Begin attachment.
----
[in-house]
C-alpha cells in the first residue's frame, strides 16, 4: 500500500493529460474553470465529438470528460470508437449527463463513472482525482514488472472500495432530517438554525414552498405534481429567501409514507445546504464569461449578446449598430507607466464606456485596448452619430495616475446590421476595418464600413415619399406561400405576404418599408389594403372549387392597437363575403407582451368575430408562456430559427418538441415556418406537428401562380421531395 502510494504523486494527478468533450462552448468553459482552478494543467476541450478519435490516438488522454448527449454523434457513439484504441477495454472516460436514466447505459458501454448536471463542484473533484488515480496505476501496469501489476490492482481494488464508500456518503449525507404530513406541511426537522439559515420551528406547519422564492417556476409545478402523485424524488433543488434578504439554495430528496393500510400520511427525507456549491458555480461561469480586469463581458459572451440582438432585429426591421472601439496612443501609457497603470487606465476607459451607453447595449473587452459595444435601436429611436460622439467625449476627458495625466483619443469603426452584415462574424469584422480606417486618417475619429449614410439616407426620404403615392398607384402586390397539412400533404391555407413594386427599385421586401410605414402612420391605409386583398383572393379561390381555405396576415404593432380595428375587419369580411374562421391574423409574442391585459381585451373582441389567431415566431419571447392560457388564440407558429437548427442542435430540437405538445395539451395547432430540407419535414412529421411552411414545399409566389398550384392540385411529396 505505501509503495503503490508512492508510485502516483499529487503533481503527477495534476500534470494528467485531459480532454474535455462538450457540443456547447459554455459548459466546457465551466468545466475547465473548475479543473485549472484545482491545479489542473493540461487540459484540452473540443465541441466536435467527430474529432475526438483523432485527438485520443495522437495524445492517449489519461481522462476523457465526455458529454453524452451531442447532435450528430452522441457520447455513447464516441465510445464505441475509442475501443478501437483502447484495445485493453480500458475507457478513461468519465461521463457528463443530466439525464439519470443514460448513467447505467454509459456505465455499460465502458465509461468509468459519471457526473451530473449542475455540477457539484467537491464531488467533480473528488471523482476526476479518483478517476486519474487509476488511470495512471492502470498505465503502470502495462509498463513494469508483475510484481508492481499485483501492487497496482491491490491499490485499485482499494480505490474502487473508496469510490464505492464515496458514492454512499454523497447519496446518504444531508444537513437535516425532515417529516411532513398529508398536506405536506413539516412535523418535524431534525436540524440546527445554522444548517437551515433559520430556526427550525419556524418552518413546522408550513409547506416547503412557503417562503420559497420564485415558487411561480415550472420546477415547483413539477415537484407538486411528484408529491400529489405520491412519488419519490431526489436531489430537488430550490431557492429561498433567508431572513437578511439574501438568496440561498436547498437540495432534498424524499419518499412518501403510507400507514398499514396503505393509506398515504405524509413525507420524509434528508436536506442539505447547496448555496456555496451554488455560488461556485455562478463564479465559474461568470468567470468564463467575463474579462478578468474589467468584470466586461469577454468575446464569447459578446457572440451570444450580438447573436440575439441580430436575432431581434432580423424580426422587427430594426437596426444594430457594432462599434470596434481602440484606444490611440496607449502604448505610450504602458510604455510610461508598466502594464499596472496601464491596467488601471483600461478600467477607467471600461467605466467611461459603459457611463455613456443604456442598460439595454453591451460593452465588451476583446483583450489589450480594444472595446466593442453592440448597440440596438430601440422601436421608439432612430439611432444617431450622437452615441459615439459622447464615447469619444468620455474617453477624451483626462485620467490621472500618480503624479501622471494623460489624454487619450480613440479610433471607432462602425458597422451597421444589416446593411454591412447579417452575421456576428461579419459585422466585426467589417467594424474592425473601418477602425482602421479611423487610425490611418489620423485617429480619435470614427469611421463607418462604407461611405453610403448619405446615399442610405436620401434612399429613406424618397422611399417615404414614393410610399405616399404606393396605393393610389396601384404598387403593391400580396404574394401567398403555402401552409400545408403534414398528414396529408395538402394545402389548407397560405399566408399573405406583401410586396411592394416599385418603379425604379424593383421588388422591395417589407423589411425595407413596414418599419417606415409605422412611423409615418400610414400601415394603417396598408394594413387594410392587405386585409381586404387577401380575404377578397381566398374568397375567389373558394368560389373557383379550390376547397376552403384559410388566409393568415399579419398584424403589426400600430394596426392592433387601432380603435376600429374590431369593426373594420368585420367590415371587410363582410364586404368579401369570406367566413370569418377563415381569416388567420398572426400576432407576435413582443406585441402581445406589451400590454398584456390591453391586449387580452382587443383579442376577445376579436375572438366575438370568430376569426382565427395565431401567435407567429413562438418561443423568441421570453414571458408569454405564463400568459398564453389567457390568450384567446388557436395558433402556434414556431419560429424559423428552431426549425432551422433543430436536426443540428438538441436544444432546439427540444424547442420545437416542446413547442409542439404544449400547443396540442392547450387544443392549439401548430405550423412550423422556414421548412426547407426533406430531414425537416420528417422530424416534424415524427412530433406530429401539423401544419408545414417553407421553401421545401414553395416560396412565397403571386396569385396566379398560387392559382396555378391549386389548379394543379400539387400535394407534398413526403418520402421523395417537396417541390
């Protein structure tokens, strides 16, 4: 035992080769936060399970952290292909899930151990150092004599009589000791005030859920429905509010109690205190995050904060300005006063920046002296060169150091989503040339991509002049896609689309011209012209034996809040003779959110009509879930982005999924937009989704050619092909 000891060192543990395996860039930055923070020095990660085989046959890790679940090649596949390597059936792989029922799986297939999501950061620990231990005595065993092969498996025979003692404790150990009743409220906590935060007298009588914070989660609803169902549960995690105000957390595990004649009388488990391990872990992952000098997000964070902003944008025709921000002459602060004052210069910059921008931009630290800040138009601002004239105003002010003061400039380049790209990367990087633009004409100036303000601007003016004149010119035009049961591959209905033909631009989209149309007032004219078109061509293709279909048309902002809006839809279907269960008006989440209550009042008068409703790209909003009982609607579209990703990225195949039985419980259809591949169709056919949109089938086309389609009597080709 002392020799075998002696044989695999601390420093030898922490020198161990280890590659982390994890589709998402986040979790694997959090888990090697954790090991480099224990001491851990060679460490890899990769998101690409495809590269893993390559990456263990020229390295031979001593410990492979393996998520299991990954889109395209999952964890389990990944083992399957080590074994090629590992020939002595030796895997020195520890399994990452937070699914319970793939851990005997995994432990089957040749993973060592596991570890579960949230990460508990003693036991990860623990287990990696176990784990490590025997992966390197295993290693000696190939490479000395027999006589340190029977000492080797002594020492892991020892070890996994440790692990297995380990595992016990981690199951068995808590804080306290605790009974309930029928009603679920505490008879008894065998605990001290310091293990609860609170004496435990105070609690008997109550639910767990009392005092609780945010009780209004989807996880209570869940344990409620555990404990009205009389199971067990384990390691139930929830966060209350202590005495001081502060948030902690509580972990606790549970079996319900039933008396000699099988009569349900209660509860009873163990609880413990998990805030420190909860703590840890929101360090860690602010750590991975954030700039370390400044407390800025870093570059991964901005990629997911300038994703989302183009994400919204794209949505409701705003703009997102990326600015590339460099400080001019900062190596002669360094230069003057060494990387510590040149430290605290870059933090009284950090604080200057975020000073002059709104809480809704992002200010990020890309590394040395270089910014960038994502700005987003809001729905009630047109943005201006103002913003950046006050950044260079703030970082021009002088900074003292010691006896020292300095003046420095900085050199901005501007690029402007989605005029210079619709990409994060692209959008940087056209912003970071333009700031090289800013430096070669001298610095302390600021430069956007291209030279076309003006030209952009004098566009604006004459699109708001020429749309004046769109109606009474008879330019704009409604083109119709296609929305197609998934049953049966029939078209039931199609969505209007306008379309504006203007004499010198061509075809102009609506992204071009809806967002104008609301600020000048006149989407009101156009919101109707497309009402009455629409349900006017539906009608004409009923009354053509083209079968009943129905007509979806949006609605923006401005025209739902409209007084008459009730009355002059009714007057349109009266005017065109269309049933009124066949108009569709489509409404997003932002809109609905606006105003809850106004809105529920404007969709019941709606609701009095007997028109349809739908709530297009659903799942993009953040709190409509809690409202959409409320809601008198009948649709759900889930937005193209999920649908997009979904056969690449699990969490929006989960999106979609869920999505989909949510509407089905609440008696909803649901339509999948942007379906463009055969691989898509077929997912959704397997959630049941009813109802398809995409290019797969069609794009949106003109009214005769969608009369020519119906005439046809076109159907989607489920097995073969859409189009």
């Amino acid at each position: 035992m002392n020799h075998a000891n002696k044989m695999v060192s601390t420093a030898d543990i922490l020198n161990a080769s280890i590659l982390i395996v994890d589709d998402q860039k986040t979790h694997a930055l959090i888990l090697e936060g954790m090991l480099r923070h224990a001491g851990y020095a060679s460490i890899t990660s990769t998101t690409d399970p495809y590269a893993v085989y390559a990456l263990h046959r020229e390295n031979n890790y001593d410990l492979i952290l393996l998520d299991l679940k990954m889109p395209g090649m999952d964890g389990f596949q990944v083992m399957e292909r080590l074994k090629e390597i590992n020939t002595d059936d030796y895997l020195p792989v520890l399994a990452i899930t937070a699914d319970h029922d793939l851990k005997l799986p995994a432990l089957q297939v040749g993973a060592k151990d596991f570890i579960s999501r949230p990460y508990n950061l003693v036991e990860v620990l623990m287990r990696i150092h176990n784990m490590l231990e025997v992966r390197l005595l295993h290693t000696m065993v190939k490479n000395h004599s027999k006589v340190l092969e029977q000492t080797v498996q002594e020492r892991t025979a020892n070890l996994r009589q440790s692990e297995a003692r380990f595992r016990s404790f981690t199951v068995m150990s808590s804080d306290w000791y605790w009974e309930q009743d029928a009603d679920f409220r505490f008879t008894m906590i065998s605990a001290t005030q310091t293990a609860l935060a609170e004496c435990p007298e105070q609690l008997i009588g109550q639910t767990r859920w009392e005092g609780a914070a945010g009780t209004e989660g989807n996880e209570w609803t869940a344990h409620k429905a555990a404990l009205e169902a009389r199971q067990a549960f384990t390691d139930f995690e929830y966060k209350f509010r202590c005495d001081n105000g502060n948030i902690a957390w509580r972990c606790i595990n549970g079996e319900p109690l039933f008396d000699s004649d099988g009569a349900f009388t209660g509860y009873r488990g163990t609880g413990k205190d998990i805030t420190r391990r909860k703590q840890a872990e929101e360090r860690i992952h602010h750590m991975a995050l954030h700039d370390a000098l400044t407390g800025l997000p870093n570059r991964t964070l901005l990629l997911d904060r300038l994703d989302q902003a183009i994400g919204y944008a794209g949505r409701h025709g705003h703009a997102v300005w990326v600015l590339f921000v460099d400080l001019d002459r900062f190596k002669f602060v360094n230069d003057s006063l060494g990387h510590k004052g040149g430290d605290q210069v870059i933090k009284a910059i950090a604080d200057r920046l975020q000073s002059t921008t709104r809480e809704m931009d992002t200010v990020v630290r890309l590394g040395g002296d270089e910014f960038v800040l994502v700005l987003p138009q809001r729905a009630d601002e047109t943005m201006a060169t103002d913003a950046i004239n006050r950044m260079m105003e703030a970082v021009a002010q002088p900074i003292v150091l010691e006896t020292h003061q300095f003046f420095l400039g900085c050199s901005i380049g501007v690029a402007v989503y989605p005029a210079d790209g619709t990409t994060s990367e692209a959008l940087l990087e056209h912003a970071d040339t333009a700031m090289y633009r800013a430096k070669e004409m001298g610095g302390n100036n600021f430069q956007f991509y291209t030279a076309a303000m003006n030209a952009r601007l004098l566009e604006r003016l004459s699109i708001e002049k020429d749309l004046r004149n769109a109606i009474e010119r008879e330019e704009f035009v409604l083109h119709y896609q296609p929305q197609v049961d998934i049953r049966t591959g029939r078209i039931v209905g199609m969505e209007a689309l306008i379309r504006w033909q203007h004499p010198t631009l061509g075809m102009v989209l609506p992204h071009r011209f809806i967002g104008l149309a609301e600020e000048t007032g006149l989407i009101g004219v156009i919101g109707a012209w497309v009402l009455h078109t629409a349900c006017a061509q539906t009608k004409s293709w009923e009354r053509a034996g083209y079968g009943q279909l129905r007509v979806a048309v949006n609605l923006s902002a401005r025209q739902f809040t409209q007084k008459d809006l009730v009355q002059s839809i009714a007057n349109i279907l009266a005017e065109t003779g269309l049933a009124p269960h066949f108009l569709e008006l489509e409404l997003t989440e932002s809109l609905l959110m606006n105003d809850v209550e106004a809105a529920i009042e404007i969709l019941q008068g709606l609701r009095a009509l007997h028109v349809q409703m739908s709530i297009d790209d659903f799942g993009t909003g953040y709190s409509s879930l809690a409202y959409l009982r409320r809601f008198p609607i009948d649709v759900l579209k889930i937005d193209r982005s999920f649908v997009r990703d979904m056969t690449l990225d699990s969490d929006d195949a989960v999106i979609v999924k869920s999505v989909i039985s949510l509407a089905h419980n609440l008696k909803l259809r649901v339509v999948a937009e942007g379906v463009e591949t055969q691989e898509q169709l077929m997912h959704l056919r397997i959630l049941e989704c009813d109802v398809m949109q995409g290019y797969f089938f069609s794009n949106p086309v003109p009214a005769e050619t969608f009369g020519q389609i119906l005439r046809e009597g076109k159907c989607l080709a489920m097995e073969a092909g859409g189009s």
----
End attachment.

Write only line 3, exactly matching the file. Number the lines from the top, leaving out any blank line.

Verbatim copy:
């Protein structure tokens, strides 16, 4: 035992080769936060399970952290292909899930151990150092004599009589000791005030859920429905509010109690205190995050904060300005006063920046002296060169150091989503040339991509002049896609689309011209012209034996809040003779959110009509879930982005999924937009989704050619092909 000891060192543990395996860039930055923070020095990660085989046959890790679940090649596949390597059936792989029922799986297939999501950061620990231990005595065993092969498996025979003692404790150990009743409220906590935060007298009588914070989660609803169902549960995690105000957390595990004649009388488990391990872990992952000098997000964070902003944008025709921000002459602060004052210069910059921008931009630290800040138009601002004239105003002010003061400039380049790209990367990087633009004409100036303000601007003016004149010119035009049961591959209905033909631009989209149309007032004219078109061509293709279909048309902002809006839809279907269960008006989440209550009042008068409703790209909003009982609607579209990703990225195949039985419980259809591949169709056919949109089938086309389609009597080709 002392020799075998002696044989695999601390420093030898922490020198161990280890590659982390994890589709998402986040979790694997959090888990090697954790090991480099224990001491851990060679460490890899990769998101690409495809590269893993390559990456263990020229390295031979001593410990492979393996998520299991990954889109395209999952964890389990990944083992399957080590074994090629590992020939002595030796895997020195520890399994990452937070699914319970793939851990005997995994432990089957040749993973060592596991570890579960949230990460508990003693036991990860623990287990990696176990784990490590025997992966390197295993290693000696190939490479000395027999006589340190029977000492080797002594020492892991020892070890996994440790692990297995380990595992016990981690199951068995808590804080306290605790009974309930029928009603679920505490008879008894065998605990001290310091293990609860609170004496435990105070609690008997109550639910767990009392005092609780945010009780209004989807996880209570869940344990409620555990404990009205009389199971067990384990390691139930929830966060209350202590005495001081502060948030902690509580972990606790549970079996319900039933008396000699099988009569349900209660509860009873163990609880413990998990805030420190909860703590840890929101360090860690602010750590991975954030700039370390400044407390800025870093570059991964901005990629997911300038994703989302183009994400919204794209949505409701705003703009997102990326600015590339460099400080001019900062190596002669360094230069003057060494990387510590040149430290605290870059933090009284950090604080200057975020000073002059709104809480809704992002200010990020890309590394040395270089910014960038994502700005987003809001729905009630047109943005201006103002913003950046006050950044260079703030970082021009002088900074003292010691006896020292300095003046420095900085050199901005501007690029402007989605005029210079619709990409994060692209959008940087056209912003970071333009700031090289800013430096070669001298610095302390600021430069956007291209030279076309003006030209952009004098566009604006004459699109708001020429749309004046769109109606009474008879330019704009409604083109119709296609929305197609998934049953049966029939078209039931199609969505209007306008379309504006203007004499010198061509075809102009609506992204071009809806967002104008609301600020000048006149989407009101156009919101109707497309009402009455629409349900006017539906009608004409009923009354053509083209079968009943129905007509979806949006609605923006401005025209739902409209007084008459009730009355002059009714007057349109009266005017065109269309049933009124066949108009569709489509409404997003932002809109609905606006105003809850106004809105529920404007969709019941709606609701009095007997028109349809739908709530297009659903799942993009953040709190409509809690409202959409409320809601008198009948649709759900889930937005193209999920649908997009979904056969690449699990969490929006989960999106979609869920999505989909949510509407089905609440008696909803649901339509999948942007379906463009055969691989898509077929997912959704397997959630049941009813109802398809995409290019797969069609794009949106003109009214005769969608009369020519119906005439046809076109159907989607489920097995073969859409189009």